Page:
“Exercise and diet are just the tip of the health iceberg, and just like an iceberg, what lurks beneath the surface is far larger – think self-care, healthy habits, mindset, relationships, boundary setting. These elements of mental and emotional wellbeing are vital for overall health. You can eat all the kale in the world and exercise daily but if you’ve fallen out of love with your career, if you have toxic relationships and have no time for self-care, you aren’t going to feel truly well.” – Louise 

Establish An Anchor Habit

“Try attaching a new habit to something you already do during your day. Research shows that combining a new daily action with a ‘habit anchor’ can make it more likely for this new habit to stick. For example, you could practice deep breathing while waiting for the kettle to boil, folding the laundry or brushing your teeth.” – Louise 

Think About The Why

“One of the most important factors with goal setting is to discover the purpose and value of the goal. Most people actually set ‘activities’ and not goals. For example, instead of saying you want to go to the gym three times a week or to find a new job within six months, explore the why behind these desires. These activities will only move you in the direction of achieving your goal. If you want to go to the gym more, perhaps your ‘why’ would be to feel better in your body or to have more confidence, and if you want to change jobs, perhaps your real goal should be to find increased financial security and personal growth. An activity is merely the nuts and bolts of accomplishing your goals, and these activities will change over time.” – Louise 

Know When To Let Go

“Evaluate, recalibrate, and let go when appropriate. If you find you aren’t making headway towards a goal, move on. This will free you to move towards goals that are more aligned with your values. Give yourself permission to do this.” – Louise 


Forget dropping a dress size or running a marathon by the end of February – here are the health goals the experts recommend setting this year…


Do The Basics Well: “Put your effort into the areas that are going to give you the biggest return on investment before going after the smaller pieces of the puzzle. For example, before you start intermittent fasting, make sure you’re eating the right quality and quantity of food; before you add a new energy-boosting supplement, check how much sleep you’re getting per night. It’s good to explore health goals, but make sure you’re doing the basics well first.” – Mike 

Understand You’re Enough: “The common denominator of almost all emotional issues is the deep-rooted feeling of not being enough – successful enough, talented enough or perfect enough. This feeling affects everyone, even those who appear to have it all, and when we don’t feel enough, we will always need more. Learn to love yourself and tell yourself you are enough – it’s that simple. Say the words that you’re waiting for someone else to say.” – Marisa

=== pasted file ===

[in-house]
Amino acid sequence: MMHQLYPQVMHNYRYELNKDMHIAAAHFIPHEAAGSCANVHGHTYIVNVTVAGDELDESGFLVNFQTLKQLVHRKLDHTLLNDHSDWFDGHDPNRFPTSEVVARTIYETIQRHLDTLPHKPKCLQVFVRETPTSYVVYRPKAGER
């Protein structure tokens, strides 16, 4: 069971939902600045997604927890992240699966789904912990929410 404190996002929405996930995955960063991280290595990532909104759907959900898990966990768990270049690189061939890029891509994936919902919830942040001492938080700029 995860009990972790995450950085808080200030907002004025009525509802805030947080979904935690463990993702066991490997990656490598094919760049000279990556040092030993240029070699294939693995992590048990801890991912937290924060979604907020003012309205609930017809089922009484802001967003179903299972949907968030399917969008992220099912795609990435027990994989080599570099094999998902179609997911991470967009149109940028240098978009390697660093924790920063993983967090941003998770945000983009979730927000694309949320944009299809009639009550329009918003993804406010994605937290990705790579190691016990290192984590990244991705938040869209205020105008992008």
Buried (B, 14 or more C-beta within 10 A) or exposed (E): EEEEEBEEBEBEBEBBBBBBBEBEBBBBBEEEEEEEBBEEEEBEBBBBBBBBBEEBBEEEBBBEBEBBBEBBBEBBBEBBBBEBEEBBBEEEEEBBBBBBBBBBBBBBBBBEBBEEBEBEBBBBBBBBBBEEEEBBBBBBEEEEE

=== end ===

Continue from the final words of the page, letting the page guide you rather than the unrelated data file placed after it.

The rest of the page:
Learn To Breathe: “Many of us are guilty of being hyper-productive, but remember we are human beings, not human doings. It’s so important to learn how to switch out of ‘doing’ mode and into ‘being’ mode, and the breath can help with this. If you ever get to mid-afternoon and feel frazzled and unmotivated, try breathing in through your nose for a count of four, holding for a count of seven, breathing out through your mouth for a count of eight, and repeating two to four times. Build up to repeating this eight times.” – Louise 

Connect More: “As humans, we need interaction, especially in a pandemic. Make an effort this month, and this year, to call a friend or reach out to someone every day.” – Marisa 

Learn To Say No: “Have you ever agreed to do something even when you wanted to say no? We’ve all been there. We do it because we don’t want to feel unhelpful or disrespectful, or like we’re a bad person, but learn it’s okay to say no to protect your physical, mental and emotional wellbeing. Setting boundaries is a massive self-care gift to yourself.” – Louise 


For more information visit, and You can also follow Louise on Instagram @Live_Well_With_Lou.


DISCLAIMER: Features published by SheerLuxe are not intended to treat, diagnose, cure or prevent any disease. Always seek the advice of your GP or another qualified healthcare provider for any questions you have regarding a medical condition, and before undertaking any diet, exercise or other health-related programme.